The link below is a .pdf version of the entire 152-page motion filed on behalf of Keith Kutska for a retrial due to new evidence that casts doubt on the idea that Tom Monfils was murdered. According to evidence presented in the motion, there is great probability that Tom Monfils actually commit suicide in response to Keith Kutska confronting him about calling the Green Bay Police Department when Keith took a length of cable from their place of work, the James River Paper Mill, without filling out the proper requisition form.
Rally held for men convicted in 1992 Monfils murder
Supporters of the men convicted in the 1992 murder of Thomas Monfils rallied at the Brown County Courthouse Saturday, buoyed by the hope that they can soon ask a judge to reconsider the case.
“The legal team has been working with witnesses and experts to prepare a motion showing why the men were wrongfully convicted,” said Denis Gullickson, who has written a book claiming that the six were wrongly convicted. “We expect that a motion will be filed with the court in the very near future and the reasons why the convictions were wrongful will then become clear.”
The six were convicted in 1995 in the killing of Monfils, who was a 35-year-old worker at what was then the James River Corp. paper mill when he was slain. Dale Basten, Michael Hirn, Michael Johnson, Keith Kutska and Rey Moore are serving time in state prison; Michael Piaskowski was freed in 2001 after his conviction was overturned when an appeals court found that there had been insufficient evidence to convict him.
Gullickson told about 40 people gathered outside the courthouse in twilight Saturday that a Minneapolis attorney and the Minnesota and Wisconsin Innocence projects are preparing a court filing on behalf of the men who remain in prison.
Supporters carried signs bearing slogans like “Walk for Truth, Walk for Justice,” and “Stand Witness to Innocence.” After listening to Gullickson and justice advocates Joan Treppa and Trudy Baltazar, they marched to Green Bay Police Department headquarters and back, chanting the name of each man followed by “not guilty!”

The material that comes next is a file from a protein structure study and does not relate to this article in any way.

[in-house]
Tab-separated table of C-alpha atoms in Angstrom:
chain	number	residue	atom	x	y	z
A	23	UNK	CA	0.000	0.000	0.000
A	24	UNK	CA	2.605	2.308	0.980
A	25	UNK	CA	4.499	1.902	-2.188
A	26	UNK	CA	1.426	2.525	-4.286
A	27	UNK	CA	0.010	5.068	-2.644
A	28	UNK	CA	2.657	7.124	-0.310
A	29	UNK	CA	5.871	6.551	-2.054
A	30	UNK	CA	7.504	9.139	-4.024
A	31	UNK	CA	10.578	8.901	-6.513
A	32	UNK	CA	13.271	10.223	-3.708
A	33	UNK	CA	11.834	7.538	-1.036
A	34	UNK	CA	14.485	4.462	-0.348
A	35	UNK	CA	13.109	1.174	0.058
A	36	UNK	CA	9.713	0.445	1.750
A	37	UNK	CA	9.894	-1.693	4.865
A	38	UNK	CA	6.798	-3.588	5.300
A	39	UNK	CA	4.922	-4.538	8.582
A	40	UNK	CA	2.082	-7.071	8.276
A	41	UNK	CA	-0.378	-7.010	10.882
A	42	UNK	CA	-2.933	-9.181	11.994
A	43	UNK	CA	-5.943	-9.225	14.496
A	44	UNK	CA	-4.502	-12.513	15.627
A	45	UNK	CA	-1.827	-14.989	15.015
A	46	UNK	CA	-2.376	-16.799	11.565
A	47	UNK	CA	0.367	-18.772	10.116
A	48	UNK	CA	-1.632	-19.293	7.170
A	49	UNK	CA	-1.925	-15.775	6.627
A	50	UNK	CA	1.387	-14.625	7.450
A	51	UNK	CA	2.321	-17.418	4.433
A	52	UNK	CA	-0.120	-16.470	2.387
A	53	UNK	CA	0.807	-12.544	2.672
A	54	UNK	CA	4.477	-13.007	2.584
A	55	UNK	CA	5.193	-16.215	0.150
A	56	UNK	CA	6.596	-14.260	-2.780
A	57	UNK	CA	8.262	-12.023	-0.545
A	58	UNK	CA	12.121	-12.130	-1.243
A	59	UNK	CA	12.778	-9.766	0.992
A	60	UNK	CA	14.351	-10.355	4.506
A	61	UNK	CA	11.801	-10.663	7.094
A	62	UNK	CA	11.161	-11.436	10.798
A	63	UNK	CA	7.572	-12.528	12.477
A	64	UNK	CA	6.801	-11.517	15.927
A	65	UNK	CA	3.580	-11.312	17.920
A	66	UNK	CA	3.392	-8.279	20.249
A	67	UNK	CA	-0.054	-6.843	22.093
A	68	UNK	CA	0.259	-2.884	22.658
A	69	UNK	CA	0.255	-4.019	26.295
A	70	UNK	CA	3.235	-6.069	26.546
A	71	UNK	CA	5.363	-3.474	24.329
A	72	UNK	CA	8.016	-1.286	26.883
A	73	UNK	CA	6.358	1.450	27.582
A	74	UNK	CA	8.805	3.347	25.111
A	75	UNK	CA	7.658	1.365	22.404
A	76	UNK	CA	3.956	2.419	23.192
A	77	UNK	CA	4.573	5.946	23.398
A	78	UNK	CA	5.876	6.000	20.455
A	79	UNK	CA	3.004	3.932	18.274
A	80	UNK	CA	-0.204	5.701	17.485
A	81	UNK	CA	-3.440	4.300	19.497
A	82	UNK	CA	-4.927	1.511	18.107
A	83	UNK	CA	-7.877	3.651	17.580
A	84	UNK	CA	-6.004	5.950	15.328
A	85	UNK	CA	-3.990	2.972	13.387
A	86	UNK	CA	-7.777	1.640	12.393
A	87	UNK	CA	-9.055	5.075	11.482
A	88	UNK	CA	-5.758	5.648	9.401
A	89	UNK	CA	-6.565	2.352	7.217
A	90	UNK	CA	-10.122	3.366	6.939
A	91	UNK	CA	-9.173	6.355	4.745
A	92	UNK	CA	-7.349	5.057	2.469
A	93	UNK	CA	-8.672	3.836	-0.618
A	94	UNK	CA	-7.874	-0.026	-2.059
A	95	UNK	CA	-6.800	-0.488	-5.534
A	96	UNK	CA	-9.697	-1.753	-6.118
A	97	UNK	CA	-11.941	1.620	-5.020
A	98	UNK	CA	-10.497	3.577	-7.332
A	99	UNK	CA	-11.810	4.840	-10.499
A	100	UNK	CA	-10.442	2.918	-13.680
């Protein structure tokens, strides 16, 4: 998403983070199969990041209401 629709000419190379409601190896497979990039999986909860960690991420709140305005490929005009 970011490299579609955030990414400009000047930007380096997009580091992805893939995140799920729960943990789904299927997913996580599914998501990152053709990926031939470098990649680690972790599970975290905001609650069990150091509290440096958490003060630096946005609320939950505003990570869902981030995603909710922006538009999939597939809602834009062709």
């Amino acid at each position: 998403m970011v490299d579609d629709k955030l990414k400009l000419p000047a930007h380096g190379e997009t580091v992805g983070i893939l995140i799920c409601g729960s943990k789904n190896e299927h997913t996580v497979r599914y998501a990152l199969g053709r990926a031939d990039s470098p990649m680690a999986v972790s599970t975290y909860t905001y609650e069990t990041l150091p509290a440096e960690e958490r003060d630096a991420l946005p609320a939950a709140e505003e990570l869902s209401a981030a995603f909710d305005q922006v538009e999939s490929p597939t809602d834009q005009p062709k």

Police and prosecutors, however, have not wavered in their belief that the convicted men were involved in Monfils’ murder. Retired Detective Randy Winkler, who led the Green Bay Police Department’s investigation into the case, recently characterized Gullickson’s book and its claims that the men are innocent as “toilet paper.”
Monfils’ body was found in a pulp vat at the paper mill where he had worked for 10 years, a 45-pound weight around his neck. He died of suffocation and strangulation.
Prosecutors say the six men had confronted Monfils after Monfils told police that Kutska planned to steal electrical cable from the mill, and that one of the men struck Monfils in the head with a wrench or other blunt object. Jurors convicted the men in October 1995 after a six-week trial.
— firstname.lastname@example.org and follow him on Twitter @PGDougSchneider.
The second annual “Hotrod and Motorcycle Breakout” benefit for the Minnesota Innocence Project was held on Saturday, August 2, 2014 and generated $2000 in cash donations. This year the event hosted approximately 100 classic cars and 500 spectators. Those numbers were nearly three times more than 2013’s totals. In addition to the scheduled speakers, many attendees were compelled to share their personal stories throughout the day creating an atmosphere filled with laughter, tears, and important awareness about the issue of wrongful convictions.
Speakers for the day included: Amy Tomczyk, interim Executive Director of the Minnesota Innocence Project; Steve Kaplan, the lead Attorney on the Wisconsin Monfils case; Michael Piaskowski, the Wisconsin exoneree of the Monfils Case; Denis Gullickson and John Gaie, co-authors of the book The Monfils Conspiracy; and Trudy Baltazar, a citizen advocate notable for her advocacy work in the Koua Fong Lee exoneration case of Minnesota.
Important sponsors that helped make the event possible: Gene Kohler, the owner of Route 65 Classics in Ham Lake, MN and Sue Stang, the General Manager, hosted the event (both years); Brad Slawson Sr. and Jr., owners of Route 65 Pub and Grub in East Bethel, MN, supplied the food and drinks and they attained sponsorship from Budweiser (who supplied us with two 4×8’ promotional banners). Kathy Sauvageau, who manages the Route 65 Pub and Grub bar and restaurant, assisted with organizing the pub’s participation and serving food. Chuck Brost, owner of Tunes to Go in Spring Lake Park, MN, provided entertainment through music and trivia. Christi Williams, owner of Grinkie Photography in Minneapolis, MN, documented the day through photos and promoted them on social media. Dahlke Trailer Sales in Fridley, MN donated and set up a large platform for the second year in a row for use as a stage.
Also in attendance from the Green Bay area were Shirley DeLorme, who hosts monthly Friends and Family meetings in Green Bay, WI for the families of the wrongfully convicted men of the Monfils Case and Clayton and Brenda Kutska, their son Mathew, and Brenda’s Mom Claire. The Kutskas are family members of one of the five innocent men.
For more information about the day read The Relevance of Making Each Day Count…